Issuer F: The auditor failed to obtain sufficient evidence to support its audit opinion.
The issuer operated in more than 250 locations, but the auditor analyzed revenue at the companywide level. To test accounts receivable, the auditor performed substantive analytical procedures rather than sending confirmation requests. The auditor also “did not test inventory transactions between the dates of the interim physical inventory observations and year end, nor did it compare interim balances with the year-end inventory balances.”
Issuer G: The auditor failed to provide evidence that it had evaluated revenue-growth assumptions issuer used in financial forecasts.
The issuer prepared a goodwill impairment analysis for each of its four units using a third-party valuation specialist that relied, in part, on financial forecasts prepared by the issuer. However, future revenue growth was inconsistent with issuer’s historical performance, and the audit documentation indicated that previous forecasts for these units had been adjusted downward.
Issuer H: Given the significant risk of material misstatement associated with revenue, the auditor did not obtain sufficient evidence that analytical procedures met requirements for substantive analysis.
The auditor procedures to test a significant portion of the issuer’s revenue “consisted primarily of tests of controls, high-level analytical procedures, clerical reconciliation procedures, journal entry testing, and testing a sample of transactions that were recorded in the last five days of the year for proper sales cut-off.” However, the auditor failed “to examine subsequent cash receipts, shipping documents, or other evidence that would allow it to evaluate the existence of accounts receivable.”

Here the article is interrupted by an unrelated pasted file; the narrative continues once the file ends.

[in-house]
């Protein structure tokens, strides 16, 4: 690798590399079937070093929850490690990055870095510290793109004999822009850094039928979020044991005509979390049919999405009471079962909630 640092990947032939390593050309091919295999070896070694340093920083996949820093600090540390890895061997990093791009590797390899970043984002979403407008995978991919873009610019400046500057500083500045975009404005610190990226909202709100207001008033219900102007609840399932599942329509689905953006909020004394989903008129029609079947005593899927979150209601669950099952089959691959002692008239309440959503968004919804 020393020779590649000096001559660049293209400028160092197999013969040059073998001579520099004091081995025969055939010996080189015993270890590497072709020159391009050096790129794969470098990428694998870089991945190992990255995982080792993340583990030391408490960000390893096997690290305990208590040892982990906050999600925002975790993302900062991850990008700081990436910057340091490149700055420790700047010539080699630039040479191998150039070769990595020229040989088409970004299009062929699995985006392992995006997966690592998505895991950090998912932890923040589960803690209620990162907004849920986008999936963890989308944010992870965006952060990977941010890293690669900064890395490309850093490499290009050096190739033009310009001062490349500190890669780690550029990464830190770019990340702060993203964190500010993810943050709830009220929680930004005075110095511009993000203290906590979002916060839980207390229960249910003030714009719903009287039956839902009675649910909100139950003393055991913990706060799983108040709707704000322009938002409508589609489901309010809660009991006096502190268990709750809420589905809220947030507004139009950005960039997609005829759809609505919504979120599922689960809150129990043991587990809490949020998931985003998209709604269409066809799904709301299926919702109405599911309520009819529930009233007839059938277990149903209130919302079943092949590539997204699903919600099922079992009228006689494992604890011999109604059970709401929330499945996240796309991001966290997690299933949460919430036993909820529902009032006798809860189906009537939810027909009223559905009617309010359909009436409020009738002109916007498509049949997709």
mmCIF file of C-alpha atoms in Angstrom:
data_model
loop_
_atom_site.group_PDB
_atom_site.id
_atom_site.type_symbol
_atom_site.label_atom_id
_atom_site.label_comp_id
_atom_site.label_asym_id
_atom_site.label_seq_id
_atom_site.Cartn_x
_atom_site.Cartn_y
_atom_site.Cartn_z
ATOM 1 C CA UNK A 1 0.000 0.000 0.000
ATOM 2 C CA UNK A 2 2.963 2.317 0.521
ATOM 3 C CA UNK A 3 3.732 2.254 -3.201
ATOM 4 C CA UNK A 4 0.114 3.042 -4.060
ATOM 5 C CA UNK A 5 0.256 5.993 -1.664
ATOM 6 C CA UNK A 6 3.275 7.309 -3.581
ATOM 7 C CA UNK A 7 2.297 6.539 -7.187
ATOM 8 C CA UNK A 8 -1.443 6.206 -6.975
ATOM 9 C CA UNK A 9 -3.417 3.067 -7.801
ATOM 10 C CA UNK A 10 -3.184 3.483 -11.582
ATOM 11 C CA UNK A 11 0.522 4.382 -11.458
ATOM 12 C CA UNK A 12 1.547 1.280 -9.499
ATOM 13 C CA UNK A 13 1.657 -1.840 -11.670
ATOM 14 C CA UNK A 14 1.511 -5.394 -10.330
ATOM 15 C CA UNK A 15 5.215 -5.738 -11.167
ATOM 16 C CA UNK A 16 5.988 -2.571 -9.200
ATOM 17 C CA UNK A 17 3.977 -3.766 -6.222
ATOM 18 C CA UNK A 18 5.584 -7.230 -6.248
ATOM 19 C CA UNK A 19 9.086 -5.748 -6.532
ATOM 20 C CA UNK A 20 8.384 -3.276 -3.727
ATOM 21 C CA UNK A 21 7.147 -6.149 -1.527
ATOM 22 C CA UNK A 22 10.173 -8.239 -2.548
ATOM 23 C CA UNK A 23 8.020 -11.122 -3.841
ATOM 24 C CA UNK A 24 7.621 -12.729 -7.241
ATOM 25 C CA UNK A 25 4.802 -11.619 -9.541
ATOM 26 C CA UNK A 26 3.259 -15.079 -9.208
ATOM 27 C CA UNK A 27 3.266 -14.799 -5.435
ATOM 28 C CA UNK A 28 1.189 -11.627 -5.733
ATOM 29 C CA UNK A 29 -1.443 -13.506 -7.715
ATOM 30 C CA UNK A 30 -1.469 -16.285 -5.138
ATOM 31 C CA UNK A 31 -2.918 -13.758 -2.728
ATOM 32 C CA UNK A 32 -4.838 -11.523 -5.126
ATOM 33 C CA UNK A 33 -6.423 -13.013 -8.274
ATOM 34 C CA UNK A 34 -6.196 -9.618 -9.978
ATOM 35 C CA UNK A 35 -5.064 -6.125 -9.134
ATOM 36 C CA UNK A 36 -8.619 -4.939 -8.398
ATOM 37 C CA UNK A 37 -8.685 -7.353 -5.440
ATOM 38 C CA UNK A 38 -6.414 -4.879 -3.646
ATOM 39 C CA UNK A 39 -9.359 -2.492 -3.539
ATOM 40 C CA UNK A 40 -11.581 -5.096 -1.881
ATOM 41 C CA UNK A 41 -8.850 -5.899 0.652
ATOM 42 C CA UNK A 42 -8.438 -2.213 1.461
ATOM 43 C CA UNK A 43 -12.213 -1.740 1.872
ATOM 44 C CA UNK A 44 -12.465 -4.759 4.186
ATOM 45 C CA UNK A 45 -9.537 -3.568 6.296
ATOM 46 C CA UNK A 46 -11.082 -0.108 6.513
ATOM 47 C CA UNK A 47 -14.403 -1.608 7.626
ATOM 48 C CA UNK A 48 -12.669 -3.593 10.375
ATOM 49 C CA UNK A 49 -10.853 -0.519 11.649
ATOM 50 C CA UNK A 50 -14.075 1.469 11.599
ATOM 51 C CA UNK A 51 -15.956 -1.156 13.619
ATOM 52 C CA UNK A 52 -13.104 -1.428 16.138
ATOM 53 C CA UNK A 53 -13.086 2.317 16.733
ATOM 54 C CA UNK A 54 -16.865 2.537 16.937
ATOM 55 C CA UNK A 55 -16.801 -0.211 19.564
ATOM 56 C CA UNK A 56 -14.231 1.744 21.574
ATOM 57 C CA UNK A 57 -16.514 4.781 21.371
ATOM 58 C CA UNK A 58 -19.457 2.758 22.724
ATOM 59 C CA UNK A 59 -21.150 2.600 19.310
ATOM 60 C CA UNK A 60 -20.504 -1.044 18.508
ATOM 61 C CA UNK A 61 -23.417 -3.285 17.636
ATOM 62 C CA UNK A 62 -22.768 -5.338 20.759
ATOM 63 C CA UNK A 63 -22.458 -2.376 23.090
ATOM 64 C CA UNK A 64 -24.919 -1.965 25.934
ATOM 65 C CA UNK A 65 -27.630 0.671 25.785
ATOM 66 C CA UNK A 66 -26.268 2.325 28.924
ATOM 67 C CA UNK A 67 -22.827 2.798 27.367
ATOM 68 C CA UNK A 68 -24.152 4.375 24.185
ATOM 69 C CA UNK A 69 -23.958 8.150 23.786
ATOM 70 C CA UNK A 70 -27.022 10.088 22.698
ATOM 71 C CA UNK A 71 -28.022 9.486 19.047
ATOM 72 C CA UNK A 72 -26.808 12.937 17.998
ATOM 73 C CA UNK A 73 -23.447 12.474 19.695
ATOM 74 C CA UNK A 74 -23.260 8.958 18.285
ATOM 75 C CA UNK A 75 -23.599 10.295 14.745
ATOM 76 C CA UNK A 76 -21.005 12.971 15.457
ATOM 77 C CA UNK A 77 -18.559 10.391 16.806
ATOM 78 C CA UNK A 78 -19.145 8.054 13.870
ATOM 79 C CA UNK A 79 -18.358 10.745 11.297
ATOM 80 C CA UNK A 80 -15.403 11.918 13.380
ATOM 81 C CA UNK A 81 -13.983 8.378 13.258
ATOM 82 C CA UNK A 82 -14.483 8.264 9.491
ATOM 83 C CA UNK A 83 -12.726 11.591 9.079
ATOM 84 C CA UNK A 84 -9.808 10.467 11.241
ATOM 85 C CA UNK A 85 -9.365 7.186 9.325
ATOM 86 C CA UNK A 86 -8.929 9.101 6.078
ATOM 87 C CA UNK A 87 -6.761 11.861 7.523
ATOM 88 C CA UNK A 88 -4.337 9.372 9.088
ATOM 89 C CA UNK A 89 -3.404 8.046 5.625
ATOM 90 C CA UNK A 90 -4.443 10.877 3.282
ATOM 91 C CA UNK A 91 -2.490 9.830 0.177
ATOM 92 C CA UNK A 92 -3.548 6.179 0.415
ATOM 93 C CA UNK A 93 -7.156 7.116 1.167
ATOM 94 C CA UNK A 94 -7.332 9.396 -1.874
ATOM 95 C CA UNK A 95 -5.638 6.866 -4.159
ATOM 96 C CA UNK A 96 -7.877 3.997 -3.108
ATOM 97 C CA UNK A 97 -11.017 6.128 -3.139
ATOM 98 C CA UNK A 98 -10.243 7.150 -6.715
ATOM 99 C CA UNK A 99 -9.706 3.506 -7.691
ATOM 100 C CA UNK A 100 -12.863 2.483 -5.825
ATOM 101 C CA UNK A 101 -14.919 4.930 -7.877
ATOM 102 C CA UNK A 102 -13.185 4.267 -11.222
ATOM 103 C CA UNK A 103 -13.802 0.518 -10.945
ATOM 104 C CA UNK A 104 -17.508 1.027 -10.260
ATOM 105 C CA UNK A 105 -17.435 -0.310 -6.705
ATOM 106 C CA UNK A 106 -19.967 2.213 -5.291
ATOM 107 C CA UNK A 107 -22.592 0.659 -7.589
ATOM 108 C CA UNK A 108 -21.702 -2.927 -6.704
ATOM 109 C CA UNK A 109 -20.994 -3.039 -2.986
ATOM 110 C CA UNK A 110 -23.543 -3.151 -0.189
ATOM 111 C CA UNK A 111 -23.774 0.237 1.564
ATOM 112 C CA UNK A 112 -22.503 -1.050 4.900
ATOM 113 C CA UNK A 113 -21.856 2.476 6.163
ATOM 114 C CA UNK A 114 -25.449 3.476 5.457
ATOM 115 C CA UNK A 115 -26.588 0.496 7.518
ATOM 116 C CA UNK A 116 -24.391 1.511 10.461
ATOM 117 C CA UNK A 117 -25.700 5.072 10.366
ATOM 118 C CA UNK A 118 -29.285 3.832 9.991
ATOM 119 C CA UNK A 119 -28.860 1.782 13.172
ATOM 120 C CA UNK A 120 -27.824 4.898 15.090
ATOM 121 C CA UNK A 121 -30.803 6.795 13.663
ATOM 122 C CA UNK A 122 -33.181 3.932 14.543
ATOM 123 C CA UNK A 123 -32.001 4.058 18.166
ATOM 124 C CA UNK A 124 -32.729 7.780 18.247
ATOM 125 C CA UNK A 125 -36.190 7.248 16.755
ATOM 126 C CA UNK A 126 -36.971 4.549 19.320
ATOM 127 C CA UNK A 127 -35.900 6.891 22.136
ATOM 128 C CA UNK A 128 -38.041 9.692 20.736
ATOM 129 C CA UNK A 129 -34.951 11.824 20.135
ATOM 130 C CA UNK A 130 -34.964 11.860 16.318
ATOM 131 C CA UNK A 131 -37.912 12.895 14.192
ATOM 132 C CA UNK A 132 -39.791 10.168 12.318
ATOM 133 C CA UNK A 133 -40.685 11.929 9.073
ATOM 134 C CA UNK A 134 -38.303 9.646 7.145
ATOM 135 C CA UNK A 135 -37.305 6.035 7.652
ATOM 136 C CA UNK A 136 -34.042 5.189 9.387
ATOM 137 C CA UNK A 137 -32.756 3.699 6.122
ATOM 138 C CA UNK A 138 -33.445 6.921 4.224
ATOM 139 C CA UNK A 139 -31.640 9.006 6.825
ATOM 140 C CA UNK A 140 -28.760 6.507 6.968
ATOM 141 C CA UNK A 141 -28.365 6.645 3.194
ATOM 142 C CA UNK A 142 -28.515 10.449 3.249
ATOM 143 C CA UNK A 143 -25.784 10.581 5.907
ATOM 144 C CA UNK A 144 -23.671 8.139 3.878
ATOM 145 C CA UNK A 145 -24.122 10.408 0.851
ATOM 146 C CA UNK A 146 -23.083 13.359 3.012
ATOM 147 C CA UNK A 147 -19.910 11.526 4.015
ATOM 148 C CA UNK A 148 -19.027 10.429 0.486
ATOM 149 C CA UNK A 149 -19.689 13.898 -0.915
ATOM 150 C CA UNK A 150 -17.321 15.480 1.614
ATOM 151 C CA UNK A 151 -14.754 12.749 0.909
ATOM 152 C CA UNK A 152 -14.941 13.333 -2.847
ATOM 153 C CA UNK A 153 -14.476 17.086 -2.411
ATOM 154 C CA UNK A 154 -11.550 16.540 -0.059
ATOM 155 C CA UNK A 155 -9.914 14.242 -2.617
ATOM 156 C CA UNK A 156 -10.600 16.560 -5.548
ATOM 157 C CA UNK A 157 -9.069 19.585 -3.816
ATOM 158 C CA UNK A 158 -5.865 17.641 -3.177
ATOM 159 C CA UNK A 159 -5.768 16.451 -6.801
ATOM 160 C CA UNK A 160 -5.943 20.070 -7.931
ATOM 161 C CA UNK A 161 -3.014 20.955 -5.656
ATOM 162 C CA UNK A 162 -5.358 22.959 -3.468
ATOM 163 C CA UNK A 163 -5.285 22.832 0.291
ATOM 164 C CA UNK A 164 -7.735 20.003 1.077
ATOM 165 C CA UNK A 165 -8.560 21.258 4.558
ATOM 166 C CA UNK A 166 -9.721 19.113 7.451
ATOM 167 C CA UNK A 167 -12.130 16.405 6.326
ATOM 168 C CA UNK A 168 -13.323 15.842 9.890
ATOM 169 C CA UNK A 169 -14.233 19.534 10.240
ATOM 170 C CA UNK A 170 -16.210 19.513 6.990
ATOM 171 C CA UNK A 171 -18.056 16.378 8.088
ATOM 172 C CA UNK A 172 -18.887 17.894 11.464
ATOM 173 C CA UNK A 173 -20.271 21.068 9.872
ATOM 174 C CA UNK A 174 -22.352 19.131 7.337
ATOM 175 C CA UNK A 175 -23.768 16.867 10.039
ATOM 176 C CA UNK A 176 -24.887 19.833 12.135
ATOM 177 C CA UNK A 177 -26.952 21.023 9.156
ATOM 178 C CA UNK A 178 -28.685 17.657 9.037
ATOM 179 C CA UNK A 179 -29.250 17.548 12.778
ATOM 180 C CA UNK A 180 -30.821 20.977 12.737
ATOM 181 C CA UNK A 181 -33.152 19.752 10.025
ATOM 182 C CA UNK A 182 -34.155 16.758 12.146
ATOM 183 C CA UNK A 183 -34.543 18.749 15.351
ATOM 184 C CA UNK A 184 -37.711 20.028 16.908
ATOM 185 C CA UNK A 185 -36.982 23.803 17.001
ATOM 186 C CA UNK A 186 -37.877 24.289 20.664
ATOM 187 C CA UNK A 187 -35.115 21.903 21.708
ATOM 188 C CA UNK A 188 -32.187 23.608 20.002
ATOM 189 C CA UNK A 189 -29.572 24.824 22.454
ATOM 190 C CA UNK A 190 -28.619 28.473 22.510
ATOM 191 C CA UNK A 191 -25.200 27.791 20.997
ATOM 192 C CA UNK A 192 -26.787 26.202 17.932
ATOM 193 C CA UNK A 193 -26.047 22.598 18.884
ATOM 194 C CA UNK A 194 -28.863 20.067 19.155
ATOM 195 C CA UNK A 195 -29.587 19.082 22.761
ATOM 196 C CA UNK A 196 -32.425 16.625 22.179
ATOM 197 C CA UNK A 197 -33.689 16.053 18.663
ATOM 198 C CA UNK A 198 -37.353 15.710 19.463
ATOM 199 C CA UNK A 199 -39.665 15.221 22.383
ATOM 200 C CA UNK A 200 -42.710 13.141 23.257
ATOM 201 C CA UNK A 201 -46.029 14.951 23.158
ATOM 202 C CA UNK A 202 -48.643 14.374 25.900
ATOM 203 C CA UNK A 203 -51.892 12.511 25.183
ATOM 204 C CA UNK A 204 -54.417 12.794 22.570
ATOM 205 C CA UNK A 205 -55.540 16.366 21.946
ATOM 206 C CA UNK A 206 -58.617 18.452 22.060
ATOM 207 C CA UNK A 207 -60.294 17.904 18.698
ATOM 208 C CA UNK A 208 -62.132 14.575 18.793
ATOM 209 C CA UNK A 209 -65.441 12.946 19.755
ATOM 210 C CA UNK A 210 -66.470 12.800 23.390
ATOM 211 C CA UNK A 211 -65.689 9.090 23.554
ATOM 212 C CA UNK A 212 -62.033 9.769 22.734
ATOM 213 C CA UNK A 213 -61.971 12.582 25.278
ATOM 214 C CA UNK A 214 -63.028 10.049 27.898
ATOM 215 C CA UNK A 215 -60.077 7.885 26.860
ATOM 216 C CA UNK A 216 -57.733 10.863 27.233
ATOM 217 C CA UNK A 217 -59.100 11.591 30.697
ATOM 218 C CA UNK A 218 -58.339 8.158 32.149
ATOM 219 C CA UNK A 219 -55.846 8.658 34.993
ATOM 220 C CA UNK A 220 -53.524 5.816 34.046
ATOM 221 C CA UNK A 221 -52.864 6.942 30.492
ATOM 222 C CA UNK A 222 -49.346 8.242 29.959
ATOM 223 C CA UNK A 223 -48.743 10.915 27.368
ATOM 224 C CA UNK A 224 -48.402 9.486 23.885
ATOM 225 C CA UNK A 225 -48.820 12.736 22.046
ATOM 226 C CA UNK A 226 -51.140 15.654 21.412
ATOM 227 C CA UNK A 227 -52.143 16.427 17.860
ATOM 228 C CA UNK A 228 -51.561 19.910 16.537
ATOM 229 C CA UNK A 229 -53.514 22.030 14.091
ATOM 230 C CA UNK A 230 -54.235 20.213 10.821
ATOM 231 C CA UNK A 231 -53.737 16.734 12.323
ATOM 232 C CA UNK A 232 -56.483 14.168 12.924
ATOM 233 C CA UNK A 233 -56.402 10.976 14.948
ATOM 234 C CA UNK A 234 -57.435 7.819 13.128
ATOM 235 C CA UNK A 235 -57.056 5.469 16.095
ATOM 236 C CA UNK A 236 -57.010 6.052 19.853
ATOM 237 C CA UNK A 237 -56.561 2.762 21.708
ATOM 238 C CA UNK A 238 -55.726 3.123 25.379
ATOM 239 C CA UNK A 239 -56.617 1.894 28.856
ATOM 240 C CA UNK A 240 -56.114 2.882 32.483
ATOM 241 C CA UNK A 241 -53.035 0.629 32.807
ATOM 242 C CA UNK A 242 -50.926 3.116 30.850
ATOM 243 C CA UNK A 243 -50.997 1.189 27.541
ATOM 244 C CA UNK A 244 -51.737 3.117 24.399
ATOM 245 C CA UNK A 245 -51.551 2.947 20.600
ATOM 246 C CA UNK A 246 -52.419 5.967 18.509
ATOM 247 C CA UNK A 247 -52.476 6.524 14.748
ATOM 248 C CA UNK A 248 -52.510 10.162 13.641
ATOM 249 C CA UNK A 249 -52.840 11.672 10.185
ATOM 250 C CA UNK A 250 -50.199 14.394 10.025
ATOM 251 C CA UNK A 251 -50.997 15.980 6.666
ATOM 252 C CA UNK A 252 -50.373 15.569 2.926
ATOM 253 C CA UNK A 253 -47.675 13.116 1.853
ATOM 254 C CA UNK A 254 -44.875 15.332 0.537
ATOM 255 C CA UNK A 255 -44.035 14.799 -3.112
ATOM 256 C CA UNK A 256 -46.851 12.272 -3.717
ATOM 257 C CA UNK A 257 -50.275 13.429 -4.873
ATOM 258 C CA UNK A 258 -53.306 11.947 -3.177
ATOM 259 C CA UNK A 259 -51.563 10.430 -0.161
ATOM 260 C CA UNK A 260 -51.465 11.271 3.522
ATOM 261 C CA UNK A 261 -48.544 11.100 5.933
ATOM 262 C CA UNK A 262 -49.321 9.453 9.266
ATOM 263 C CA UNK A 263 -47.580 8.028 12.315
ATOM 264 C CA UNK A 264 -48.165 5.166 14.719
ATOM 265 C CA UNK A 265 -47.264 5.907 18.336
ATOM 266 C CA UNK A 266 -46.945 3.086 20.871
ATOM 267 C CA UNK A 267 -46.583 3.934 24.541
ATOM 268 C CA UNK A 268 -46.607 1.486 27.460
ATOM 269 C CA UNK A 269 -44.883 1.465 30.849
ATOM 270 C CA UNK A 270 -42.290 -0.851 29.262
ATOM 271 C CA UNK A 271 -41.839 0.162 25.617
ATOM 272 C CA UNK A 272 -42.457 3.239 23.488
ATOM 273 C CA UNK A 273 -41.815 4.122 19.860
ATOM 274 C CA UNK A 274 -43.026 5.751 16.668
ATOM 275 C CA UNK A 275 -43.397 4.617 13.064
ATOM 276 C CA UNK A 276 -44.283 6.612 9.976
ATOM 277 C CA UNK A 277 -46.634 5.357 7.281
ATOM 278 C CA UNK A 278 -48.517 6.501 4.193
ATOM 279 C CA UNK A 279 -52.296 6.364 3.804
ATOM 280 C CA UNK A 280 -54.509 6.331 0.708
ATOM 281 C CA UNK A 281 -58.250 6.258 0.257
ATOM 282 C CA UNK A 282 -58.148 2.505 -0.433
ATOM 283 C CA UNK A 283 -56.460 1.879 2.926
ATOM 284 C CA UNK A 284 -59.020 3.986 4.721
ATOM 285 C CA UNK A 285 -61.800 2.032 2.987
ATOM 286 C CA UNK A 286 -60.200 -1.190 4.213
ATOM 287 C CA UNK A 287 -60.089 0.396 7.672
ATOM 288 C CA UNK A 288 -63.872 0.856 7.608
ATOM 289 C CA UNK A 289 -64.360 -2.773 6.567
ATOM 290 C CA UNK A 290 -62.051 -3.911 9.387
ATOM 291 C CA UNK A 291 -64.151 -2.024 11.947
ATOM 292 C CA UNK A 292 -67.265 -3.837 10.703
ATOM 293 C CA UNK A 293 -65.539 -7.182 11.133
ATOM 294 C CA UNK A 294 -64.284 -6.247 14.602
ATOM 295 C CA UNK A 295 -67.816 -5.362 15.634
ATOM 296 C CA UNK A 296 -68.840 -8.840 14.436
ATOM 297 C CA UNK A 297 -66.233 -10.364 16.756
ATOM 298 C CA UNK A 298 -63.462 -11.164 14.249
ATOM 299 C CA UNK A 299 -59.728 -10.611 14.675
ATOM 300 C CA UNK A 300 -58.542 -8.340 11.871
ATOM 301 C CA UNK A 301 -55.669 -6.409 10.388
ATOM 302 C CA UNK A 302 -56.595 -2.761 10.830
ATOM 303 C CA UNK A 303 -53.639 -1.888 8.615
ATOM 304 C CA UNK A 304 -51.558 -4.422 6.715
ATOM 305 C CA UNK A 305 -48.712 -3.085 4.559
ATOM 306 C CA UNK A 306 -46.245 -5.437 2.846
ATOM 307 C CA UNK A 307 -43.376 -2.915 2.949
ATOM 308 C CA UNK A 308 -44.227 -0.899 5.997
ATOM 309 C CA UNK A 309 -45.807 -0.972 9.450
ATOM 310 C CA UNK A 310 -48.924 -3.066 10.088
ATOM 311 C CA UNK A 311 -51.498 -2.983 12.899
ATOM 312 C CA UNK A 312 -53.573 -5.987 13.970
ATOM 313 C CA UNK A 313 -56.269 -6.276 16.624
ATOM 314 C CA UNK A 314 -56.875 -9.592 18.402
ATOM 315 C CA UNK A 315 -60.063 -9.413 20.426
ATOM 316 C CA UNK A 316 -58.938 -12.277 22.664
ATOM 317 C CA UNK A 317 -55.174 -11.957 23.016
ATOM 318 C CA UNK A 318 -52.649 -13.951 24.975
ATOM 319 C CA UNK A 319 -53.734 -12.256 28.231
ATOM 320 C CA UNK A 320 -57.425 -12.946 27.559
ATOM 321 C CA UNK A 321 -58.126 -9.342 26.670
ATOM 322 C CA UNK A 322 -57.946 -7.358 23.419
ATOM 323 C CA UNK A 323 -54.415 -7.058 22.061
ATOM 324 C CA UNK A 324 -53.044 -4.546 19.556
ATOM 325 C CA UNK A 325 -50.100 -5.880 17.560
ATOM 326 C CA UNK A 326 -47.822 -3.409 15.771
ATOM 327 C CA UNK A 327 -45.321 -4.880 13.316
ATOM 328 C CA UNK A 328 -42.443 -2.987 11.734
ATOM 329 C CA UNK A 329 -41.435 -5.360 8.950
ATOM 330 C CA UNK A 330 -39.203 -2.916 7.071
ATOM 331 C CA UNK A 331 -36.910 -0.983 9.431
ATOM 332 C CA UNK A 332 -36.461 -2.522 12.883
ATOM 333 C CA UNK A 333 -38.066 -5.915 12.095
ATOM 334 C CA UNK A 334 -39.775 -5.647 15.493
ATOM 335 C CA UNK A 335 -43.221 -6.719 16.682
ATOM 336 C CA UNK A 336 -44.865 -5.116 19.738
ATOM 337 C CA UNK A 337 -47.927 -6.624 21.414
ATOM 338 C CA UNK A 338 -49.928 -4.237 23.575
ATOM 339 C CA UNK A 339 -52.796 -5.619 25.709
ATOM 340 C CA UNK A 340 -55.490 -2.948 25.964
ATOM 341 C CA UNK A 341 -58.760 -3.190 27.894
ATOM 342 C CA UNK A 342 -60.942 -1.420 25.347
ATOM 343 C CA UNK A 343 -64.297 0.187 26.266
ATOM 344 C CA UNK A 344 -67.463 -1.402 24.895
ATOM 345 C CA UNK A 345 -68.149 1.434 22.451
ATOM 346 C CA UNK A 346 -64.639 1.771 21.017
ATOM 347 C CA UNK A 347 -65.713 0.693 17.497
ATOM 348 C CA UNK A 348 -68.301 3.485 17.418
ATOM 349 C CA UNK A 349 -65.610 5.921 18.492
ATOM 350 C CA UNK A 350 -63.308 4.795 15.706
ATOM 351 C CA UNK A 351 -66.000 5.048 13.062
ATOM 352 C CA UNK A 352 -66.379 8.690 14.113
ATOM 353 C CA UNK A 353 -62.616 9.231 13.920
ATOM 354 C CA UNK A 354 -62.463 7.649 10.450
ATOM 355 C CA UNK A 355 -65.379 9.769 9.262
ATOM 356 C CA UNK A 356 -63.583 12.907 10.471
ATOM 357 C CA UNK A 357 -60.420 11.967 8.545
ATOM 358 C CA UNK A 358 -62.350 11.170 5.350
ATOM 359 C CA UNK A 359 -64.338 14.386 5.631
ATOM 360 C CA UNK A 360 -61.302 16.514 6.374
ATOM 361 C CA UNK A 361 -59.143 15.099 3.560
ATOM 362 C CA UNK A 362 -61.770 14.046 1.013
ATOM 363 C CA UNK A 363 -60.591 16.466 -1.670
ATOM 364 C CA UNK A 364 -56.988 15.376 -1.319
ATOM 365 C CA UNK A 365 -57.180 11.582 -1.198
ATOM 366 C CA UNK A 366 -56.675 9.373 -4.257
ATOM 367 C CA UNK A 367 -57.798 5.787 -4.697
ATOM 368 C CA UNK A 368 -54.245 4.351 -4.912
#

Issuer I: The auditor failed to provide evidence that sales contracts were evaluated and met revenue-recognition criteria.
Sales of land represented approximately 26 percent of the issuer’s revenue for the year.
Issuer J: The auditor failed to test accounts receivable that had not been collected.
The auditor concluded that the confirmation of accounts receivable at a significant division of the issuer “would not be effective.” But the auditor did not perform appropriate alternative procedures because it “did not select a sample of the accounts receivable to test; it selected a sample of recorded cash.”
Issuer K: The auditor failed to perform sufficient procedures to test the data and assumptions that the issuer provided.
Based on data provided by a valuation consultant, the issuer concluded that an adjustment to a subsidiary’s carrying value was not required. The auditor’s procedures consisted “primarily of obtaining and relying upon representations from management regarding the appropriateness of the data and assumptions without assessing their reasonableness.”